Lazio, north of Campania, is the land of the Latins, the ancient Latium. Much of it is flat, especially around Latina, which—despite its classical-sounding name—only came into existence under Benito Mussolini in the 1930s when the surrounding marshes were drained. But Lazio also takes in the hills known as the Colli Romani, where the pope has his summer residence in a palace on the edge of an extinct volcano. Even a section of the Apennines falls within the region. Visitors to Rome in the winter who venture onto the Janiculum Hill for a panoramic view of the city are astounded to see, seemingly immediately behind it, a range of snowy peaks. They are not quite as close as they look, but you can nevertheless ski at a resort less than a two-hour drive from Rome.
Beyond the capital, the countryside gradually becomes more characteristic of Umbria or Tuscany. Even before leaving Lazio on the A1, or Autosole, Italy’s main north-south highway, you begin to see a distinctive terrain in which towering blocks of straight-sided, flat-topped rock jut out of the surrounding countryside. Some of these so-called buttes are inhabited, as is the case with Orvieto, one of the many central Italian hill towns that have been places of refuge since ancient times.
Though it is the only landlocked region on the peninsula, Umbria is not mountainous except in the southeast. For the most part, it is a region of high green hills abundantly watered in the winter months (and sometimes in the summer ones too). The rain that falls on Umbria also replenishes the shallow waters of Lake Trasimeno, a rare example of an endorheic lake—one that has no rivers flowing in or out of it.
Most people’s images of Tuscany are of the peerless, undulating landscape of the Chianti, between Siena and Florence. But in this region too there are ample variations within relatively short distances. South of Siena are the Crete Senesi—literally “Sienese Clays”—which when parched in summer take on a lunar aspect. North of Florence is an extensive industrial belt. And then there are the ubiquitous mountains. The most celebrated are in the northwest of Tuscany. It is here that the quarries of Carrara are to be found, which have been providing sculptors with marble since classical times. Michelangelo’s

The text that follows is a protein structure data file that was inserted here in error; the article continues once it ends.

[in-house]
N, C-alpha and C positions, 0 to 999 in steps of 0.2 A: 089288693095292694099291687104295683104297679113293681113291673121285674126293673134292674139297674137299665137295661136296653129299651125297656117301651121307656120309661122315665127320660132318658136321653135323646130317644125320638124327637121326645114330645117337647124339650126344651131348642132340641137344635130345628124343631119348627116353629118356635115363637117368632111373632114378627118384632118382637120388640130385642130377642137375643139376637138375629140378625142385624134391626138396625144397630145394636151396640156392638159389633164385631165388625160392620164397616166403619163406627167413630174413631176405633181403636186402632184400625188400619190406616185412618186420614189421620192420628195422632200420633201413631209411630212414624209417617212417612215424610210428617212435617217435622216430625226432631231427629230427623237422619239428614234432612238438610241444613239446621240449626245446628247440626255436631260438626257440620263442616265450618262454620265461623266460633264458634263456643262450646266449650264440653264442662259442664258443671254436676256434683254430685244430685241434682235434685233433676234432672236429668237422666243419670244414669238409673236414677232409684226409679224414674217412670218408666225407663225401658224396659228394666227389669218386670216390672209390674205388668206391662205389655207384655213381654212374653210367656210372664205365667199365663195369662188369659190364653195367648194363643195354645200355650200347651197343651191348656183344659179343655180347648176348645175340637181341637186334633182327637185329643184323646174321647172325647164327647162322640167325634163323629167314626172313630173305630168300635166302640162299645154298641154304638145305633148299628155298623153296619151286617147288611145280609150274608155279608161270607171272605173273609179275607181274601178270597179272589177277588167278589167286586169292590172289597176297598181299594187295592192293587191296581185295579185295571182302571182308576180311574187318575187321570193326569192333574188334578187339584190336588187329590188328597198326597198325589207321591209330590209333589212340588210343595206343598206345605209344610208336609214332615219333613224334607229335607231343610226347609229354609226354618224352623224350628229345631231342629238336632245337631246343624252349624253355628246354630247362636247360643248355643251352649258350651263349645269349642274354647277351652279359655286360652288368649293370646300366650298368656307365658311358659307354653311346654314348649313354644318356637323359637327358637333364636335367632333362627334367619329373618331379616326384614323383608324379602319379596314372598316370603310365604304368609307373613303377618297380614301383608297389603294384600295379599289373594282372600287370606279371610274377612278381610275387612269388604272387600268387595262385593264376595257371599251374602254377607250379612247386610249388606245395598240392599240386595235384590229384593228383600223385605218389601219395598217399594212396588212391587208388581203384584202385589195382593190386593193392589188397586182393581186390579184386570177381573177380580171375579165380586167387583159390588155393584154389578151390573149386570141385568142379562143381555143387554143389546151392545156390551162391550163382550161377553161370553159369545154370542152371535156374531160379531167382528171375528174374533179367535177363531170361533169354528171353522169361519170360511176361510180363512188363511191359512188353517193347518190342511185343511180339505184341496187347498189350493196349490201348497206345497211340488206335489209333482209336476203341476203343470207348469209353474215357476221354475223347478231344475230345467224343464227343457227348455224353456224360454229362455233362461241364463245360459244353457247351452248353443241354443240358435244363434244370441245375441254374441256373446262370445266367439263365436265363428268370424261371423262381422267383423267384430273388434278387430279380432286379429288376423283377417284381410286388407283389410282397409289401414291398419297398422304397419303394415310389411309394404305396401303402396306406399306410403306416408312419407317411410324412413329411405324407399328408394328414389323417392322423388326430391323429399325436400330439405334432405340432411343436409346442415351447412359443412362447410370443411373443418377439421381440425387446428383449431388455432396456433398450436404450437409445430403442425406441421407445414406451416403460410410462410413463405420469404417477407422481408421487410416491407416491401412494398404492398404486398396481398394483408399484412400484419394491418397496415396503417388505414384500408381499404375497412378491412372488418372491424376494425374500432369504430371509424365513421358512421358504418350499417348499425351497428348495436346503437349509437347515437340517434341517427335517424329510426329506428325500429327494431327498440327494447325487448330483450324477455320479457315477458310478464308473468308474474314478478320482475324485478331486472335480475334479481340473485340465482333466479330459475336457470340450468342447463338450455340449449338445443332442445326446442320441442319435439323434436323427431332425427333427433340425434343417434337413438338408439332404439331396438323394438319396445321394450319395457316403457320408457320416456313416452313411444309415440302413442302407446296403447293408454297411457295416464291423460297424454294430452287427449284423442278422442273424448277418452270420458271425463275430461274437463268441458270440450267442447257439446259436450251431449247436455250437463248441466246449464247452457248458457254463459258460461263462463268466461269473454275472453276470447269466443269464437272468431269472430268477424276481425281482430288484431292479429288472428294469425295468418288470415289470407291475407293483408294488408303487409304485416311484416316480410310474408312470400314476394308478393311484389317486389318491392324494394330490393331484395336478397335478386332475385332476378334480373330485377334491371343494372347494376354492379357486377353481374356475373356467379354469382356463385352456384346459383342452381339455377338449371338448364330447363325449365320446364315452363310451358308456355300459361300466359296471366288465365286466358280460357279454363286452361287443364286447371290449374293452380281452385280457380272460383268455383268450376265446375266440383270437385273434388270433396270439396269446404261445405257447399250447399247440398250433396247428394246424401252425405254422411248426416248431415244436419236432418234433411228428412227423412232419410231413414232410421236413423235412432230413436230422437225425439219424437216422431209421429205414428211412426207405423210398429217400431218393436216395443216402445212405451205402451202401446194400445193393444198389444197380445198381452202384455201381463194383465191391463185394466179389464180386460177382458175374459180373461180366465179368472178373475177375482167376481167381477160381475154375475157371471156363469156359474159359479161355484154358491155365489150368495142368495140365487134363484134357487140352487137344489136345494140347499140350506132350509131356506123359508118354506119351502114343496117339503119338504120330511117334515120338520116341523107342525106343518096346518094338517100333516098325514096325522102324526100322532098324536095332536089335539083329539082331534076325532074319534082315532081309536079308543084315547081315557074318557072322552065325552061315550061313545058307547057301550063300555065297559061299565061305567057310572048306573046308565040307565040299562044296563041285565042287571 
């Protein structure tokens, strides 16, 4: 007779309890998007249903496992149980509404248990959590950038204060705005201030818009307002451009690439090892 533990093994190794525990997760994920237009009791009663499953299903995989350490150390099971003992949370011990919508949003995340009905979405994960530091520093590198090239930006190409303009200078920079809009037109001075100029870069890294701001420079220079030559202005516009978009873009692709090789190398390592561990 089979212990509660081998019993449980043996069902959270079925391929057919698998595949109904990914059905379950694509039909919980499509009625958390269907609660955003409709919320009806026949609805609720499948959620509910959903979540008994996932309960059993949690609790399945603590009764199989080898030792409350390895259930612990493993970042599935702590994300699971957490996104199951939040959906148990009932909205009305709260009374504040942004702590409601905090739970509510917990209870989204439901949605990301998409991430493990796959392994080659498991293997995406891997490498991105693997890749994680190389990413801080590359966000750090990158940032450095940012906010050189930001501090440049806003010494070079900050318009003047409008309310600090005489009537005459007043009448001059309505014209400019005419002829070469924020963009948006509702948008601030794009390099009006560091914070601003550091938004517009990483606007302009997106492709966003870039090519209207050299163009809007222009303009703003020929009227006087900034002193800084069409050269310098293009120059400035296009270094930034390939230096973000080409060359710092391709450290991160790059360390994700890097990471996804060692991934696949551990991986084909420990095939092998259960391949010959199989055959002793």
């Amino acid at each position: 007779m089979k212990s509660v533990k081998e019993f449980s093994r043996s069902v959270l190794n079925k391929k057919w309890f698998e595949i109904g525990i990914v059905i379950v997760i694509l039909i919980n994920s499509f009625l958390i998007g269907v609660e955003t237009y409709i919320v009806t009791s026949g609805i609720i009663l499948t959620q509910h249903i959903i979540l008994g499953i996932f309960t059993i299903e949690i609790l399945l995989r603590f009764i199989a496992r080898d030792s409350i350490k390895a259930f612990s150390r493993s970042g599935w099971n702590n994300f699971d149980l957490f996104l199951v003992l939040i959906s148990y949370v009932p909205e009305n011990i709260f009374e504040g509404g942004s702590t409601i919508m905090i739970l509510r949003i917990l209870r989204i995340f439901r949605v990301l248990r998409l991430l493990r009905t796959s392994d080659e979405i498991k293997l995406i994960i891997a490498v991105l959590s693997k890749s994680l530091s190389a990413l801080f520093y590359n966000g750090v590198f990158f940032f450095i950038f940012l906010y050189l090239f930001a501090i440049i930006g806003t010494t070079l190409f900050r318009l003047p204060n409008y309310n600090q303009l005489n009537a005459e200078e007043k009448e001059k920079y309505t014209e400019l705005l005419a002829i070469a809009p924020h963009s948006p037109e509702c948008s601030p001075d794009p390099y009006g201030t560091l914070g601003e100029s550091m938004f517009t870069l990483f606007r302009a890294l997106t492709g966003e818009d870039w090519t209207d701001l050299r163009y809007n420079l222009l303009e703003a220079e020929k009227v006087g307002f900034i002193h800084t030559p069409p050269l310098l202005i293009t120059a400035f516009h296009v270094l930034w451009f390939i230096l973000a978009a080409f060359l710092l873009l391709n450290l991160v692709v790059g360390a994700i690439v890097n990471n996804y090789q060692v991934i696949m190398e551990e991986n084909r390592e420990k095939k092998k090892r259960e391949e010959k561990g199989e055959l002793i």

were both carved from blocks torn from the mountainsides near Carrara. A lesser range of the Apennines acts as a barrier to the Marche and its broad coastal plain.
Going north, as the Apennines bend westward, the plain broadens out until it becomes part of the Po Valley in the region of Emilia-Romagna. As its name suggests, Emilia-Romagna is a composite of two regions: Romagna in the south, with its highly developed tourist resorts, which include Rimini, and Emilia, which extends as far as the Po and provides some of the best agricultural produce and most succulent cuisine to be found in Italy. Parma, home to both the eponymous ham and Parmesan cheese, is in Emilia.
The Po Valley regions par excellence are Veneto and Lombardy. What divides Veneto is not so much geography (though the region extends into the Alps north of Venice), but a sharp division between the inhabitants of the flat Venetian hinterland and those of the city of Venice, who have traditionally looked down on the mainlanders as uncouth peasants. Although the hinterland has a number of historic cities, including Padua, Verona and Vicenza, it was until comparatively recently one of Italy’s poorest areas. In the period leading up to the First World War, it was the biggest source of emigration outside the Mezzogiorno. And not even the years of Italy’s “economic miracle,” from the early 1950s to the early 1960s, had much of an impact on the region’s backwardness. It was only in the 1970s that Veneto began to grow rapidly—so fast indeed that it is now Italy’s third-richest region after Lombardy and Lazio. Evidence of its thriving, export-driven industries can be seen in the small factories and warehouses that break the horizons of Veneto’s bleak landscapes.
Topographically, Lombardy is not dissimilar: from the plains in the south, either side of the Po, you climb through hills into mountains. But what sets the region apart are its sublimely beautiful lakes. Maggiore, which stretches into Switzerland, Como and Garda are the biggest. Lombardy also includes Italy’s financial capital, Milan, and a tradition of enterprise and prosperity that, in contrast to the Veneto, stretches back to the Middle Ages. Today Milan stands roughly halfway along a vast industrial corridor with, at one end, Mestre on the Venice lagoon and, at the other, Turin, the capital of Piedmont.